On the last Friday in March, Judge Sharon Gleason of the Federal District Court for the District of Alaska issued two opinions in closely-watched cases* concerning federal public lands and waters in and offshore of Alaska.  In both cases, the Trump administration’s actions were overturned by the court, having immediate impact on two State of Alaska priorities and potential impact on a number of other State and private development efforts. 

The first case concerns a land trade approved by Interior Secretary Ryan Zinke in which the United States agreed to transfer formal Wilderness in the Izembek National Wildlife Refuge to an Alaska Native Corporation.  Izembek Refuge is internationally significant and of critical importance to many species of wildlife, including migratory waterfowl.  For example, virtually the entire global populations of Pacific Brant and Emperor Geese migrate through Izembek.  The land trade was intended to enable the construction of a road between the Alaska communities of Cold Bay and King Cove.  In multiple analyses since the 1980s the Interior Department had found that such a road would harm wildlife in the Refuge.  In 2013 Interior Secretary Sally Jewell formally rejected a land trade due to harm it would cause to “irreplaceable ecological resources,” and because “reasonable and viable transportation alternatives” exist between the communities.  In 2018, Secretary Zinke reversed course and approved the land trade.  A coalition of conservation groups then sued.

In rejecting the land trade, Judge Gleason found that Secretary Zinke had not addressed anywhere in the record his reasons for reversing course; indeed, he had not even acknowledged the change in agency position. Relying on the seminal U.S. Supreme Court administrative law cases of Motor Vehicle Manufacturers v. State Farm and FCC v. Fox, which require an acknowledgement and reasoned explanation for such a change of course, Judge Gleason invalidated the land trade, writing that while a court should “‘uphold a decision of less than ideal clarity if the agency’s path may reasonably be discerned,’ a court may not ‘supply a reasoned basis for the agency’s action that the agency itself has not given.’”

Later that same day Judge Gleason issued an opinion in a challenge to a 2017 President Trump executive order concerning areas where offshore oil and gas leasing can take place.  In that case, conservation organizations and an Alaska Native-focused NGO challenged Trump’s  revocation of President Obama’s earlier withdrawals from oil and gas leasing of most of the United States’ Arctic Ocean and a number of canyons within the Atlantic Ocean.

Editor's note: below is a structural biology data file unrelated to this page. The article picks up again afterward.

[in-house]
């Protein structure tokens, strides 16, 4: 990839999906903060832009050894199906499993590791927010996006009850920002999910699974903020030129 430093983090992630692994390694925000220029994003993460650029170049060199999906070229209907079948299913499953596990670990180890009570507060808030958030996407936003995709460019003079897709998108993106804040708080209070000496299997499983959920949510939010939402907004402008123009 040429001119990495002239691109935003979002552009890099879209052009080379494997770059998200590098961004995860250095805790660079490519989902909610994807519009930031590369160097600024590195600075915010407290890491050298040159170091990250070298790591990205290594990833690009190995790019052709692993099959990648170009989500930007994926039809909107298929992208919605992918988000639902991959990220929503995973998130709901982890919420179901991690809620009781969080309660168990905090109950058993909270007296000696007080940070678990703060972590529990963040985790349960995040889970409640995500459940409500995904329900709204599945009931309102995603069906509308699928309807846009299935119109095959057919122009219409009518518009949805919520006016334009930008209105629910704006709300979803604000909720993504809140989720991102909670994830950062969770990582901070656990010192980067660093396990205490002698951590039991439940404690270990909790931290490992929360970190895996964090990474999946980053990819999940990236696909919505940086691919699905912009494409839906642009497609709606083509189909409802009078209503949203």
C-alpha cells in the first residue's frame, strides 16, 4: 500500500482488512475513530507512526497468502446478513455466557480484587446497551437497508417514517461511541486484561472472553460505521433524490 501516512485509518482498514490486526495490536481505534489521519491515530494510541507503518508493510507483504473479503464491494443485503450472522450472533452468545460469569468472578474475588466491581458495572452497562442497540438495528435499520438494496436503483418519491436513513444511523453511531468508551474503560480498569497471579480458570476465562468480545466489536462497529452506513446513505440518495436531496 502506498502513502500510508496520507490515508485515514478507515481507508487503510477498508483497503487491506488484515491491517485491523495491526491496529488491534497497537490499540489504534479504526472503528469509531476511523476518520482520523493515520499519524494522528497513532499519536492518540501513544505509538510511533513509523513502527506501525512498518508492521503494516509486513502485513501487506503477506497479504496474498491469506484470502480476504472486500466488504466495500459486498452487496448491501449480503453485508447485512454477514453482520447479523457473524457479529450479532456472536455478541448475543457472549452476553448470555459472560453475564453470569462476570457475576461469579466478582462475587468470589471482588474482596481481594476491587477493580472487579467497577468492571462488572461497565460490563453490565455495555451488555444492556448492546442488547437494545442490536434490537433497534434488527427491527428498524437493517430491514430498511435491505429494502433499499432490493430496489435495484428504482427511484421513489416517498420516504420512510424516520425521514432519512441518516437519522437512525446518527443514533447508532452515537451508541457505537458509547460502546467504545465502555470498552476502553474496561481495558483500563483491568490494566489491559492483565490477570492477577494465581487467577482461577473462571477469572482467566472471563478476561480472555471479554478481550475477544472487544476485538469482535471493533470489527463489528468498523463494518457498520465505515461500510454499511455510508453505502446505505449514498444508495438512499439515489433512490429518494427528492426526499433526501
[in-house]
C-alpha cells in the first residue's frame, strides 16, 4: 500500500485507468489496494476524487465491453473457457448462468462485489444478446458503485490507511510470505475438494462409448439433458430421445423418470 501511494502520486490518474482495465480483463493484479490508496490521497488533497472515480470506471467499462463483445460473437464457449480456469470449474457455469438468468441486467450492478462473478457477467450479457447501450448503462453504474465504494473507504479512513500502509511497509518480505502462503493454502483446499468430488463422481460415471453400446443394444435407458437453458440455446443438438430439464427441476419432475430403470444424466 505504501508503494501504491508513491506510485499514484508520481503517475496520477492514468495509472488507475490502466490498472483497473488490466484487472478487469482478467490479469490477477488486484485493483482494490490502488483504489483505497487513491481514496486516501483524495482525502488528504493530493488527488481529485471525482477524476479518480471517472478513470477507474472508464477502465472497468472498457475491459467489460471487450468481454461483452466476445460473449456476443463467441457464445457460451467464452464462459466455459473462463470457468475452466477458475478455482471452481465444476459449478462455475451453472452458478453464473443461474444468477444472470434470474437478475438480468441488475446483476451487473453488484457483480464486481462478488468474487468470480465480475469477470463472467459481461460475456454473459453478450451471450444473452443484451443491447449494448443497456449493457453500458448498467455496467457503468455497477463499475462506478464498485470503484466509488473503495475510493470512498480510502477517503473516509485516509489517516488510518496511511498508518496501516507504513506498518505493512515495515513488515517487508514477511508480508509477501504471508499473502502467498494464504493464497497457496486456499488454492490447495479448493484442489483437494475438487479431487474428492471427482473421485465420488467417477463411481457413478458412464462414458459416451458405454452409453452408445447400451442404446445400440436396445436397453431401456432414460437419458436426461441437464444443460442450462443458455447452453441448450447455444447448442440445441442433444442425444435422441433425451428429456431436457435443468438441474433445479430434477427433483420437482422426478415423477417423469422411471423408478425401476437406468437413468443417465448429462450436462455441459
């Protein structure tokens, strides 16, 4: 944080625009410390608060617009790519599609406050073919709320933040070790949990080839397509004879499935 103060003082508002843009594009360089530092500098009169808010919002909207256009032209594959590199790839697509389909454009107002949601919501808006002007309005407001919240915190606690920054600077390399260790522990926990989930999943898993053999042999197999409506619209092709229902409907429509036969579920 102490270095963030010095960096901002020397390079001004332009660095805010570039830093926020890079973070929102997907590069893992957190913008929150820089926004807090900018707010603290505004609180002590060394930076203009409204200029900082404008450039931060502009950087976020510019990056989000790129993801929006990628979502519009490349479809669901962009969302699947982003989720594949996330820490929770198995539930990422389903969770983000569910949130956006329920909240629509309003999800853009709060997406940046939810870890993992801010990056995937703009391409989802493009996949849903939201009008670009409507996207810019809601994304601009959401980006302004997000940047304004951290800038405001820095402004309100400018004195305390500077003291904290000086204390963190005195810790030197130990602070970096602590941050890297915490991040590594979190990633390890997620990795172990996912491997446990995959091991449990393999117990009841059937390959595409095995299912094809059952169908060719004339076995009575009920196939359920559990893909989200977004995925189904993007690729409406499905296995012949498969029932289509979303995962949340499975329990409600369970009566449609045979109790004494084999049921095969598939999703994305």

This lawsuit turned on an interpretation of presidential withdrawal authority under the Outer Continental Shelf Lands Act. Section 12(a) of OCSLA provides the president with the clear authority to withdraw certain areas of the Outer Continental Shelf from oil and gas leasing, and the central question in the lawsuit was whether it also provides authority for a president to undo existing  withdrawals that were intended, like Obama’s Arctic and Atlantic actions, to be of unlimited duration.  Judge Gleason found that section 12(a) authority works only in the direction of presidential withdrawals, and not the undoing (or “revocation”) of such withdrawals.

Looking to the future, should Acting (and likely soon-to-be-confirmed) Secretary David Bernhardt revisit the Izembek land trade, he will need to either win on appeal during his tenure (should he take one) or directly confront the agency’s previous rejection of a land trade and the reasons for that rejection.  Furthermore, Trump’s “energy dominance” effort to expand offshore oil drilling in the Arctic Ocean is dealt a blow.  Notably, the OCSLA issue is similar to one raised in litigation over Trump’s revocation of National Monument designations under the Antiquities Act and Judge Gleason’s treatment of the issue thus may influence other courts. 

More broadly than even these implications, the two Gleason decisions may portend the result of other Alaska-related federal policy and decision-making.  For example, the Corps of Engineers is fast-tracking Clean Water Act section 404 permitting for the proposed Pebble mine in Southwest Alaska.  And the proposed mine’s developers are trying to get EPA to reverse course on its intended use of its Clean Water Act section 404(c) authority to restrict or prevent any Corps’ permit for the mining of the Pebble ore deposit.  EPA’s proposed restrictions were based on a Bristol Bay Watershed Assessment, which the developer had waived challenging in settling a previous lawsuit with EPA.  Given the clarity of Judge Gleason’s Izembek opinion on what it would take for the agency to reverse course, and the settled science of EPA’s watershed assessment, securing a 404 permit won’t be as simple for proponents as winning a policy argument, which appeared to be the case with the Izembek land trade.